Sunday, June 21, 2015

A Pilot’s Mecca


Hood Lake Seaplane Base & Gravel Strip
Leonard enjoys reading pilot magazines and had read about the general aviation facility called Hood Lake Seaplane Base & Gravel Strip located next to Anchorage International Airport; it was high on his Must See list and after all, it was Father’s Day!  The Lake Hood Seaplane & Gravel Strip facility is the world’s busiest seaplane base, handling an average of 200 flights per day.  At the same facility, land based planes are busy flying in and out of the adjacent gravel strip.  After our visit at the nearby Earthquake Park, we drove out on the peninsula where we could watch planes depart from the International Airport, roaring directly overhead which is always a thrill.  From there it was a short drive next door to the Hood Lake facility.  

Moose and Calf at Hoods Lake Facility
As we drove along the fenced frontage road by the gravel strip, Leonard was intently studying the endless rows of private airplanes parked along the boundary; he didn’t even notice the moose and calf running amongst the planes.  “Look, a moose” I shouted.  What a surprise.  We had traveled hundreds of miles from Haines to Anchorage and hadn’t seen a single moose, elk, or caribou; all we saw were squirrels scampering across the road trying to create an insurance claim.  

Mother and Calf trying to find their Way Out
What a treat, moose and planes in the same place, a double Father’s Day gift.  Leonard decided that moose also like the airport, lots of planes but no hunters.  
Baby following Momma
After snapping a few pictures, we made our way through the maze of roads and taxi-ways around the air strip.  
Cars must Yield to Aircraft, note gate at right for planes
One of the most interesting aspects of the Hood Lake facility are the posted signs for motorists that say “Yield to Aircraft.”  Visitors to the airfield and pilots who must access hangers and parking areas must cross over the same roadway, creating a traffic conflict.  
Note Gate Opening on right for a plane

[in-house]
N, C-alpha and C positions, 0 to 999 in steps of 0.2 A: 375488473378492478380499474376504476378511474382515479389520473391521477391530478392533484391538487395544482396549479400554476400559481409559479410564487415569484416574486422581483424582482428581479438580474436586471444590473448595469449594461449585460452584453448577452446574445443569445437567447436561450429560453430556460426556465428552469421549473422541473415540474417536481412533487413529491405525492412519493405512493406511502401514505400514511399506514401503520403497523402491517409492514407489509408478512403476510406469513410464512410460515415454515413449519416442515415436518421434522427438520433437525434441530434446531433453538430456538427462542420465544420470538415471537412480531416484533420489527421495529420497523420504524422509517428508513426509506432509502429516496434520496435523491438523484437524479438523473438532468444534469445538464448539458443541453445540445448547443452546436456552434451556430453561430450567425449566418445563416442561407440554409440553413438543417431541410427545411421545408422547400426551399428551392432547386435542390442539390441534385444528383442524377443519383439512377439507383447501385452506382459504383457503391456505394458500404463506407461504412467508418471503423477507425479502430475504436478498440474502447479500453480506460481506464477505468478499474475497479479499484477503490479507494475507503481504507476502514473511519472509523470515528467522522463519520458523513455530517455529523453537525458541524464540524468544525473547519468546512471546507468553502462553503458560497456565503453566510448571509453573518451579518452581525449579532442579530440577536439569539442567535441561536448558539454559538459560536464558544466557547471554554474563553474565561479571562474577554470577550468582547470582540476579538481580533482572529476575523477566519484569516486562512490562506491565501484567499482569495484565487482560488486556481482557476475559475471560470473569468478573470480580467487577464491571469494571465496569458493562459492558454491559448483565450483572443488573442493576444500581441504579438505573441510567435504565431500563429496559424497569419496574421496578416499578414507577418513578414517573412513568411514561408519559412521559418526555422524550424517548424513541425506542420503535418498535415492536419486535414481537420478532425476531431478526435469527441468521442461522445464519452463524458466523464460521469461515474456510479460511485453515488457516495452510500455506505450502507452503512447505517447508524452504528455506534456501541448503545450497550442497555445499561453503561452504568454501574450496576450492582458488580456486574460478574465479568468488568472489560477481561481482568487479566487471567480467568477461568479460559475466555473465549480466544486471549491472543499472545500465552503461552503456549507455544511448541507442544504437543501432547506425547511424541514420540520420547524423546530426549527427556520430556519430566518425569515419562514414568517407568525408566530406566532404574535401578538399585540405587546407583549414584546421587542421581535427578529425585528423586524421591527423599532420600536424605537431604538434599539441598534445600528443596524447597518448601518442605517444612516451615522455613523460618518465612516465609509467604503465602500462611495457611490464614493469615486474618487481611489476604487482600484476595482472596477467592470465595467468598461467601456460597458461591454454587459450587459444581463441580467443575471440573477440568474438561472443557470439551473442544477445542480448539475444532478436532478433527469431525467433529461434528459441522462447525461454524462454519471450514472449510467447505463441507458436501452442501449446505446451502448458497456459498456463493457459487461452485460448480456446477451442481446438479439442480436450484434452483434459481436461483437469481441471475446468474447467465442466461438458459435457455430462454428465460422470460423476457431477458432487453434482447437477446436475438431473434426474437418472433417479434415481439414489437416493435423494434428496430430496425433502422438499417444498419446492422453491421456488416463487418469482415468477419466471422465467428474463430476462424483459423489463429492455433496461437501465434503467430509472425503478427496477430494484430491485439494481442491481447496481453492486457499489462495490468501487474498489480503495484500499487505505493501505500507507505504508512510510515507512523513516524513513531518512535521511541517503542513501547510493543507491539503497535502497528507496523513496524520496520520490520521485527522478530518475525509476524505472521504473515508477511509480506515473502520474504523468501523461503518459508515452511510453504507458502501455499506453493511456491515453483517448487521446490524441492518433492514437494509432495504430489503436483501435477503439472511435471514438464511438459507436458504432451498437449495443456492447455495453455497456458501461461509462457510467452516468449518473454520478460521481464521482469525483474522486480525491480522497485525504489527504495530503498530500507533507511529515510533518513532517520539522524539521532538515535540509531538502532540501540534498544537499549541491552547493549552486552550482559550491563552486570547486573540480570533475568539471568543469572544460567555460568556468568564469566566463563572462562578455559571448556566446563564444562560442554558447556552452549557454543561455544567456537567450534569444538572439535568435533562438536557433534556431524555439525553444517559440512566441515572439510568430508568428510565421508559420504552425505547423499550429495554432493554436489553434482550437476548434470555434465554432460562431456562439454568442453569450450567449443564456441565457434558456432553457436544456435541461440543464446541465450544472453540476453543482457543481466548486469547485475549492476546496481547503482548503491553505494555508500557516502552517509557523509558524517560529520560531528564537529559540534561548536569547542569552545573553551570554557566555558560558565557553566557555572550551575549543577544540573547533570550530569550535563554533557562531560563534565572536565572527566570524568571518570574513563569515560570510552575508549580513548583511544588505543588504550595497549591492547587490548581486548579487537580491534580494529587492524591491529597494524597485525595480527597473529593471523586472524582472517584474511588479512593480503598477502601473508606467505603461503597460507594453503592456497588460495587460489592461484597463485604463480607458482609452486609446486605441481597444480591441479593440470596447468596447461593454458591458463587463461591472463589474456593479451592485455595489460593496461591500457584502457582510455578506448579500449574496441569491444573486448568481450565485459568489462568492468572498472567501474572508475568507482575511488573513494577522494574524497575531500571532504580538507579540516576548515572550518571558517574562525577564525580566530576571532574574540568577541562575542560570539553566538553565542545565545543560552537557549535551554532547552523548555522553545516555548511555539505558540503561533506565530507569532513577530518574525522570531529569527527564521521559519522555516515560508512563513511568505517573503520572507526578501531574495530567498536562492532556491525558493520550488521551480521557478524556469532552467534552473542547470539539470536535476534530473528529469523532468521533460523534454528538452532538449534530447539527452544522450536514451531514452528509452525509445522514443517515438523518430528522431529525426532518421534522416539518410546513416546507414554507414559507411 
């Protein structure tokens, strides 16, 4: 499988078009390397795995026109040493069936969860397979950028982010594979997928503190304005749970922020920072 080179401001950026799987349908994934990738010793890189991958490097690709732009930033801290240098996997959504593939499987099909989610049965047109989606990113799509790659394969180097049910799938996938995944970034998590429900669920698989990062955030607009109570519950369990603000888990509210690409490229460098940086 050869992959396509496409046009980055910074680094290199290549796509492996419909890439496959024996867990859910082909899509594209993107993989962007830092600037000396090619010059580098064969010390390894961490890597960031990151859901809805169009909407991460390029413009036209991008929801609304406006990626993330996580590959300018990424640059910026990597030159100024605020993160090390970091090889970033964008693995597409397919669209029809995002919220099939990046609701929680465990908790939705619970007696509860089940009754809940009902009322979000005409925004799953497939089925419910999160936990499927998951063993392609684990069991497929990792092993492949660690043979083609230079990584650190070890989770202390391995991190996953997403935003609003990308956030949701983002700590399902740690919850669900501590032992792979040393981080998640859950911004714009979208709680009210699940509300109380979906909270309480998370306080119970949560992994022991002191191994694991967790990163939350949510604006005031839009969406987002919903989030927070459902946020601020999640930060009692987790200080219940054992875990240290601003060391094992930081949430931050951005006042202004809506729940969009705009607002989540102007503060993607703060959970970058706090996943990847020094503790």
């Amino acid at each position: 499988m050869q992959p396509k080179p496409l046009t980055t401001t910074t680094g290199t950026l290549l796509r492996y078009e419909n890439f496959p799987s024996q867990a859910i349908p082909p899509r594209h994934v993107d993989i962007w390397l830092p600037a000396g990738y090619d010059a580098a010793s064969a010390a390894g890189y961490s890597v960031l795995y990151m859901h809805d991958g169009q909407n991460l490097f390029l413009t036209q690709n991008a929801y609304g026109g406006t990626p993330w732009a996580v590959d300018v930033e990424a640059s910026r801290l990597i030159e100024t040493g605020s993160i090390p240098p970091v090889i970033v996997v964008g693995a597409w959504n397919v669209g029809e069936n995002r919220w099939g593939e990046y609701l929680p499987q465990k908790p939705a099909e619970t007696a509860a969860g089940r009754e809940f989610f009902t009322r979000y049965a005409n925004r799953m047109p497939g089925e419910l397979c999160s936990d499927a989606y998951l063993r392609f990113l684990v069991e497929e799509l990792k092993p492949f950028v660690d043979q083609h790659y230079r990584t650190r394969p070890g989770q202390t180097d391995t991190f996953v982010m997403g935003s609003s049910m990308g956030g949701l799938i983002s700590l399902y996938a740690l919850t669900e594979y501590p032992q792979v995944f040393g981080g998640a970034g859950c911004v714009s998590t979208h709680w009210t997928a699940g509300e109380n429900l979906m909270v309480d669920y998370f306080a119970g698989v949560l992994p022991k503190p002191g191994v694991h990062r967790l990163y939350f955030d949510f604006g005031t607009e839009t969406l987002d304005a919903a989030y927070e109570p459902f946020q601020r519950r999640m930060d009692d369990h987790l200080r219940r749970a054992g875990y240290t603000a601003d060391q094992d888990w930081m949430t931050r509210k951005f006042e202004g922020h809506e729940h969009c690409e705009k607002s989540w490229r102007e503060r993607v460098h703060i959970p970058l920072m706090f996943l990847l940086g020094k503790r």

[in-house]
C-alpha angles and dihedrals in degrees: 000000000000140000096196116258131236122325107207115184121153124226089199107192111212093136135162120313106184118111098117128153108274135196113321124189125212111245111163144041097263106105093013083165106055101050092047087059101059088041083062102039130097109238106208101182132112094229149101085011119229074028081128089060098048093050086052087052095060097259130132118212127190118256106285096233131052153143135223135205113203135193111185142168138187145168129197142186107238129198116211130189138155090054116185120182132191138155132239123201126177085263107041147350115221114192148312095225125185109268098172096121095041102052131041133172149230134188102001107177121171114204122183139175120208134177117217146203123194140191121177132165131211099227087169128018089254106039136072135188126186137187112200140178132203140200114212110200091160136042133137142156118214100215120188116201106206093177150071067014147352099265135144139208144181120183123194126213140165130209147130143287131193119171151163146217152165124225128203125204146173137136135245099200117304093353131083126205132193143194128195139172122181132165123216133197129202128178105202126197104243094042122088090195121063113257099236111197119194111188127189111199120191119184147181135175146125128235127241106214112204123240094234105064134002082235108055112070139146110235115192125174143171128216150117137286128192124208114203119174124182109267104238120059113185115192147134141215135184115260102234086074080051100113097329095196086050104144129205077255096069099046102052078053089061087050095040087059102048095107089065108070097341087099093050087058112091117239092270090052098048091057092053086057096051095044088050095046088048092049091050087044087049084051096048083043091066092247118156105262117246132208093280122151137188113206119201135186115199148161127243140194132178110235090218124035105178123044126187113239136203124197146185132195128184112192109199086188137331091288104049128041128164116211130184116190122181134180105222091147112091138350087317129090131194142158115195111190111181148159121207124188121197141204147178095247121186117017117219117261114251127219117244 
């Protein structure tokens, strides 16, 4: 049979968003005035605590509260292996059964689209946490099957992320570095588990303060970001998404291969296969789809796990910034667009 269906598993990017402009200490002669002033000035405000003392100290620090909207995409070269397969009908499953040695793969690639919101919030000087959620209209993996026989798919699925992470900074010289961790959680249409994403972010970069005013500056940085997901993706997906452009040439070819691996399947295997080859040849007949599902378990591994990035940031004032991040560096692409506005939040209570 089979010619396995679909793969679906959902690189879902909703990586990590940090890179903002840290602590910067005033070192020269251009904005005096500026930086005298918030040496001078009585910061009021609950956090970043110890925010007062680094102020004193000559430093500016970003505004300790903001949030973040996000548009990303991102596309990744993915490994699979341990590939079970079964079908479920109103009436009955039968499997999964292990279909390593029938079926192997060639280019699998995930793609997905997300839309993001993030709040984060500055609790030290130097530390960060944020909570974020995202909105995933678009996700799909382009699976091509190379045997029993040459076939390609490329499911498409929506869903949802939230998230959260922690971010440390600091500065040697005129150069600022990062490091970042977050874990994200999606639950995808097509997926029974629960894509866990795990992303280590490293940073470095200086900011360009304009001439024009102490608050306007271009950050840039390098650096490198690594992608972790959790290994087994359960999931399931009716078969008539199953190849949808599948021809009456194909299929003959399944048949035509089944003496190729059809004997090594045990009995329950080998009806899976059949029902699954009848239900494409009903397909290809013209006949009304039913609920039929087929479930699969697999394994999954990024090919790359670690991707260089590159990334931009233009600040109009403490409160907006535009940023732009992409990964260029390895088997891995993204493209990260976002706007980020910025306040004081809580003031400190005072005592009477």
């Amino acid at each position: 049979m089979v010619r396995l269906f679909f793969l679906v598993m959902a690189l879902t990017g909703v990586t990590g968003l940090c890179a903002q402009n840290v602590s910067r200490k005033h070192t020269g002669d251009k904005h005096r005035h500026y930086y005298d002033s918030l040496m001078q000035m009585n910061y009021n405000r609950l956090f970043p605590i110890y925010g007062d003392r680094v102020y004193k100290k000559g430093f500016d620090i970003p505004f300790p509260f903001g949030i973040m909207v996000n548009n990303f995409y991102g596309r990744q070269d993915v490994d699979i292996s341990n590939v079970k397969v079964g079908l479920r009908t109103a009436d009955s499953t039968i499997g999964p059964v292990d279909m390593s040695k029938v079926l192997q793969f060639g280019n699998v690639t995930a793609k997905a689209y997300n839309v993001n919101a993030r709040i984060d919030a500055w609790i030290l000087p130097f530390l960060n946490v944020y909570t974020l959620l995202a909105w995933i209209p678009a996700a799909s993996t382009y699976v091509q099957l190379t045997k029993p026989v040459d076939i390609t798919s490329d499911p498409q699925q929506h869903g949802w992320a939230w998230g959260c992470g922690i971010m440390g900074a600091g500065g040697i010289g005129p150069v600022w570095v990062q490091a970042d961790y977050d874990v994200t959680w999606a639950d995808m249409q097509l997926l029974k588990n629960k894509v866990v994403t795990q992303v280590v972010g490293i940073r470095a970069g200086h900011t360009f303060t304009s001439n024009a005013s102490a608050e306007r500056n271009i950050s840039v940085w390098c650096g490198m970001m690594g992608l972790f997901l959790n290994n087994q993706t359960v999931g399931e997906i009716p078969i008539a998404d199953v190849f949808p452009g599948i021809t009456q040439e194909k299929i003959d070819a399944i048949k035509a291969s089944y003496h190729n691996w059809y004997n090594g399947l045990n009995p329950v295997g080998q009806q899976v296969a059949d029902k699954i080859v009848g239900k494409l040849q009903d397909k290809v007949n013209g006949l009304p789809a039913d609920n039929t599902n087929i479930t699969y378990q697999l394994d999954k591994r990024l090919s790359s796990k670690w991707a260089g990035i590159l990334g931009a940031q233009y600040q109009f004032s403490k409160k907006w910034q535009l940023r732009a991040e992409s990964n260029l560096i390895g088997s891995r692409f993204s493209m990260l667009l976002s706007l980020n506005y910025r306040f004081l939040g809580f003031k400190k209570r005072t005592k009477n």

When a plane is crossing  the roadway, lights flash and an alarm sounds while the gates open for the plane to cross over the road, cars must stop and wait, similar to a train crossing.  Pilots open the gate from the taxi-way by using their aviation radio set to a special frequency, clicking the microphone five times opens and closes the gate.  We made our way across the taxi-ways and then came to the seaplane base where finger docks line the lake, similar to boat slips.  
Seaplane Moorage Slips, note Tower at International in background
Each seaplane moorage slip comes with a storage shed and vehicle parking space.  Picnic tables near the lake stand in stark contrast to the hustle and bustle of plane activity.  
Storage Sheds at Seaplane Moorage Slips
Float planes were taking off from the lake, land-based planes departing from the gravel strip, and commercial jets leaving from Anchorage International, all within close proximity of each other.  Soon after taking off to the north, planes enter into military airspace where fighter jets have left from Elmendorf as well as encountering traffic from the Merrill Field Municipal Airport in downtown Anchorage – Leonard was grinning from ear to ear, he was in seventh heaven.  
Land-based Planes around Lake Hood Gravel S
If you live in Alaska you either need to be a pilot, know someone who is, or at least speak the pilot lingo; I think Leonard was entertaining the idea of moving to Anchorage.  There are nearly 11,000 registered aircraft in Alaska and over 8 thousand licensed pilots.  The Lake Hood Seaplane Base started out as two smaller lakes, Lake Hood to the west and Lake Spenard to the east.  The State dredged out a canal between the two in the 1970’s creating a water lane for longer take-off runs for the seaplanes.  A control tower operated at the Seaplane & Gravel Strip in addition to the control tower at Anchorage International.  During the 1964 Earthquake, the tower at International collapsed and the Lake Hood tower took over the entire airport structure until an emergency building was set up to split the workload once again.  In 1977 a new, permanent air traffic control tower opened on Anchorage International, which now controls the entire airport facilities.  The history of Merrill Field, the municipal airport near the center of town, is also interesting.   Merrill was the first airfield in Anchorage and had the first aviation beacon in the territory of Alaska.  Established in 1930, the field is named in honor of Russell (Russ) Merrill, an early Alaskan aviation pioneer.  He disappeared in 1929 on a flight, carrying heavy machinery to Bethel Alaska located 400 miles west of Anchorage.  Approximately 46 aviation related businesses operate from Merrill Field. 
Jetliner Departing Anchorage International
Of course, Anchorage International takes the spot light for volume.  Anchorage’s location on the globe puts it within 9 and ½ hours by air to nearly 90 percent of the industrialized world and is a common refueling stop for many international flights.  Millions of passengers fly to and from Anchorage International each year, employing nearly 16,000 people.  Anchorage International ranks number 2 in the U.S. for landed weight of cargo and serves as a Fed Ex and UPS operations hub.

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